Thich Nhat Hanh (with hat) arrives in Washington, DC. © Mark Phillips
Thich Nhat Hanh (with hat) arrives in Washington, DC. © Mark Phillips

At the conclusion of his U.S. tour in September, Thich Nhat Hanh traveled to Washington, DC, where he spoke with members of Congress and held a three-day retreat. In the packed auditorium of the Library of Congress, he offered some valuable, if challenging, advice for the gathered politicos: Voting along party lines, he said, would not lead to good policy; politicians must instead listen to their inner wisdom in order to vote wisely. (Tell that to the House Whip.) He also stressed the importance of listening to views of others, treating them not as opponents but as people with differing opinions.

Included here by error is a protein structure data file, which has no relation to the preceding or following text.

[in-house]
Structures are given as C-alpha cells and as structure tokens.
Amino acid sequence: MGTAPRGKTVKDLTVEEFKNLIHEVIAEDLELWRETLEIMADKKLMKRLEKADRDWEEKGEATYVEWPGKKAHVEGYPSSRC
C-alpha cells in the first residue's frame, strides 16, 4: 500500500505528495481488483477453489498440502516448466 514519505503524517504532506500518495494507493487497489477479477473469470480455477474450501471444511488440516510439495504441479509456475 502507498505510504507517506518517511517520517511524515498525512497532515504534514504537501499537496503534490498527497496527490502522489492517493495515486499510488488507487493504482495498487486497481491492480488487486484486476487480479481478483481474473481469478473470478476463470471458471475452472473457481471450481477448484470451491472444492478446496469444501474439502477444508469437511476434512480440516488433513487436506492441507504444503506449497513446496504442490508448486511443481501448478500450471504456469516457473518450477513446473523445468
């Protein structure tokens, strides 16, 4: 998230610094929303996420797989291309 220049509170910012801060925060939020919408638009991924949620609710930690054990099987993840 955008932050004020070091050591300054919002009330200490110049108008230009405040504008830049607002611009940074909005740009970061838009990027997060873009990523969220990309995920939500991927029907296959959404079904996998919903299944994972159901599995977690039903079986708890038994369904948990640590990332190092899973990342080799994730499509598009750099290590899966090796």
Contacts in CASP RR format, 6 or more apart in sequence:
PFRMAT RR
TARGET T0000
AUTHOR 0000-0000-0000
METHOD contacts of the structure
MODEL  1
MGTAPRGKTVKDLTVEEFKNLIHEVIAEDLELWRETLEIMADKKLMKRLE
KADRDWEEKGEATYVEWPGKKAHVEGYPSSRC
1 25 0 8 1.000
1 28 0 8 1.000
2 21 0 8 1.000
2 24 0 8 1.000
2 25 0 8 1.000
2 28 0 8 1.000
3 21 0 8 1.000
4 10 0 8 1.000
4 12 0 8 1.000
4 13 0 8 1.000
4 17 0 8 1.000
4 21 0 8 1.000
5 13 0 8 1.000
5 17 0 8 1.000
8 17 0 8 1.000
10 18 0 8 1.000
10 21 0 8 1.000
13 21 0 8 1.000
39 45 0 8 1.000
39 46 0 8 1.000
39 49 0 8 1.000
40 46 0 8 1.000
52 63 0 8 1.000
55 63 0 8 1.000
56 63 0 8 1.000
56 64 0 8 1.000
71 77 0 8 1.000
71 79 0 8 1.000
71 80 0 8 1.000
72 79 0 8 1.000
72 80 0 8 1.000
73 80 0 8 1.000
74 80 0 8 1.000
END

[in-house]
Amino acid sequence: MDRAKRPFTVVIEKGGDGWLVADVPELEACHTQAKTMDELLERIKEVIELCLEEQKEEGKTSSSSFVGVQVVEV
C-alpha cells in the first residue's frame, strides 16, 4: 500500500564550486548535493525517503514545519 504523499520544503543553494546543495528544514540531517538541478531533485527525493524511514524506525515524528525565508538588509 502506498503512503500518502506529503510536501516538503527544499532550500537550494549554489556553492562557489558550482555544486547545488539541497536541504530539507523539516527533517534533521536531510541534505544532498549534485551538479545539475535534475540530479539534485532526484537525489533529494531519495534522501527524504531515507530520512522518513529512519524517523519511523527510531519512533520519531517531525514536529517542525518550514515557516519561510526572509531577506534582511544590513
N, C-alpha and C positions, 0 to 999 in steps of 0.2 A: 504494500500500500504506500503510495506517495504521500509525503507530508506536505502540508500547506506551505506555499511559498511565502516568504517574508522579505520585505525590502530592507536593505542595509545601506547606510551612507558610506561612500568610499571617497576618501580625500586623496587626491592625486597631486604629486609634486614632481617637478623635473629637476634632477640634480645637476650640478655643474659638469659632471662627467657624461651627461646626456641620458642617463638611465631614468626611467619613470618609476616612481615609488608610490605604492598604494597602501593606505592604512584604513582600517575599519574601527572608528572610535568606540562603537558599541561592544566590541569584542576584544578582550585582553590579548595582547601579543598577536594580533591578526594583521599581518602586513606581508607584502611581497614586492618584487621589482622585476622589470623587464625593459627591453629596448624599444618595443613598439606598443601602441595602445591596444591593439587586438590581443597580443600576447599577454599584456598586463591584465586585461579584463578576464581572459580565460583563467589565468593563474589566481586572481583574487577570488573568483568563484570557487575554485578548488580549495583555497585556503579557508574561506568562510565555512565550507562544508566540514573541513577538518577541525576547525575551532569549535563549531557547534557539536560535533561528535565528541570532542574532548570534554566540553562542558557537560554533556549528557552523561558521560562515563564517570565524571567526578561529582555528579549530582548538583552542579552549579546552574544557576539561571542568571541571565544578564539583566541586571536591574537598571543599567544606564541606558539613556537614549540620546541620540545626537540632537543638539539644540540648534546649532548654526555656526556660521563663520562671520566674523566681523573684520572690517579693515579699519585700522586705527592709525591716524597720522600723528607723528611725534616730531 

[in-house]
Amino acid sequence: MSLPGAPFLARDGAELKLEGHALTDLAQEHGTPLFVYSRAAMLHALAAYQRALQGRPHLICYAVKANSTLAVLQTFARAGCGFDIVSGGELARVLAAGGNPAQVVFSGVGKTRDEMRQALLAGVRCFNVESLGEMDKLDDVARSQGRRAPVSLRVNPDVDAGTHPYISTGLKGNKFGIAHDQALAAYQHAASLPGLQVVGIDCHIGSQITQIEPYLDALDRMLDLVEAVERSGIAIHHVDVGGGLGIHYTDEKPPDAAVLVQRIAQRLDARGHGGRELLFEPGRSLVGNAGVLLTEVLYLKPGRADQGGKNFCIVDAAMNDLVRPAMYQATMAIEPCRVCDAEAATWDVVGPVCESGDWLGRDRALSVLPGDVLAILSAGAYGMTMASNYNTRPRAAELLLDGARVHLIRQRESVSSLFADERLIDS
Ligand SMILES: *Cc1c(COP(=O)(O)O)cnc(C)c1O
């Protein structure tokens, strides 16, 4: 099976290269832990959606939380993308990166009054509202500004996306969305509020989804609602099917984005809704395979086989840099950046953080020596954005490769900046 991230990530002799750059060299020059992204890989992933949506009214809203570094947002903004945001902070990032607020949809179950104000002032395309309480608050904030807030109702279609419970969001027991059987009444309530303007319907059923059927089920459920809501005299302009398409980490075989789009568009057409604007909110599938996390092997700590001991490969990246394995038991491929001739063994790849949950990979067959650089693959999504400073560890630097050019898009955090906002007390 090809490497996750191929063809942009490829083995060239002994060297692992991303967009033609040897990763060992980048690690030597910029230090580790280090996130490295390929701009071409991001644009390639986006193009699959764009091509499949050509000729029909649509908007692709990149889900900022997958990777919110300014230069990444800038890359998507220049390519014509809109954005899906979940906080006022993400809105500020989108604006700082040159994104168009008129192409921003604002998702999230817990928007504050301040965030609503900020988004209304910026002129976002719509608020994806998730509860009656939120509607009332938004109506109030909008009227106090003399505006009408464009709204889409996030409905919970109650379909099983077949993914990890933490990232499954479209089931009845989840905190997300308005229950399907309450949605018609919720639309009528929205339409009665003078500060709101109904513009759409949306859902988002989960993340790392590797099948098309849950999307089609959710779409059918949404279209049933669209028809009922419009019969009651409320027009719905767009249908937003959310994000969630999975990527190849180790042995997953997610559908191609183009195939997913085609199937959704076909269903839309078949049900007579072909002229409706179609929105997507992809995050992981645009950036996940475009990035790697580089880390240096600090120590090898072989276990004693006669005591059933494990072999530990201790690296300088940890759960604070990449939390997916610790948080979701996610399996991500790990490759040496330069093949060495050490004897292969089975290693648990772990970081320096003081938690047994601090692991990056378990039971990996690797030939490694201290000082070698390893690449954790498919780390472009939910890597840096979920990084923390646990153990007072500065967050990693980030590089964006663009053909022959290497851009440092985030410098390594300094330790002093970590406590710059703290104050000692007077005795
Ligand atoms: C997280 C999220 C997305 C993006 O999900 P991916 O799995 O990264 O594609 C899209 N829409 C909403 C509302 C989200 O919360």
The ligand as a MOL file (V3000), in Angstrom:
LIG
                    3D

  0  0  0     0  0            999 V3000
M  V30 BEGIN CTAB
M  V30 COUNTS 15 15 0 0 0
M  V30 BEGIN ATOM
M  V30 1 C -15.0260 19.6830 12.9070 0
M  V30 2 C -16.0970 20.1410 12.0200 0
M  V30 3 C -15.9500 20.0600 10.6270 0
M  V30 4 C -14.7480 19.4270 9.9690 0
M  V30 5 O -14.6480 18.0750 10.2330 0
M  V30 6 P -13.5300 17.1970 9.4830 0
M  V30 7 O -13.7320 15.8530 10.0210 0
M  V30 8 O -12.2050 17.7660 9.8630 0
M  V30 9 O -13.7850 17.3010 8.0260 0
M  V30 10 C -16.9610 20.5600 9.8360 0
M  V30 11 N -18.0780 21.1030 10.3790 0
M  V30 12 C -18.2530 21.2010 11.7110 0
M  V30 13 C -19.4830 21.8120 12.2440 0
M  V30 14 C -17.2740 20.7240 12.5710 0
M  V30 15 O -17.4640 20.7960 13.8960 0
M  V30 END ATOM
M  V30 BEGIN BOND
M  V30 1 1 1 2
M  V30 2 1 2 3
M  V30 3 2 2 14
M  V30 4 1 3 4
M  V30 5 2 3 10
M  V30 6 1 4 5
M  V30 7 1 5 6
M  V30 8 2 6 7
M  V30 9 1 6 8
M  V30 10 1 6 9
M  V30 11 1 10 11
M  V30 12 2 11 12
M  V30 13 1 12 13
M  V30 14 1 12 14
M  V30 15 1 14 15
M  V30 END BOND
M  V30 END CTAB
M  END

The hectic life of Washington politics revealed itself when, halfway through the talk, a chorus of beepers sounded, summoning the politicians to the voting floor. The talk was recorded, however, and it was explained that the departing members of Congress would be given copies of the tape.

Fortunately, the beepers did not come along for the retreat. One participant, Representative Brian Baird, spoke of the retreat as very constructive; he has already noticed a difference in his actions. When his mindfulness was put to the test by an angry letter from a colleague, the congressman concluded, with newfound equanimity, “Anger wasn’t the best response.”

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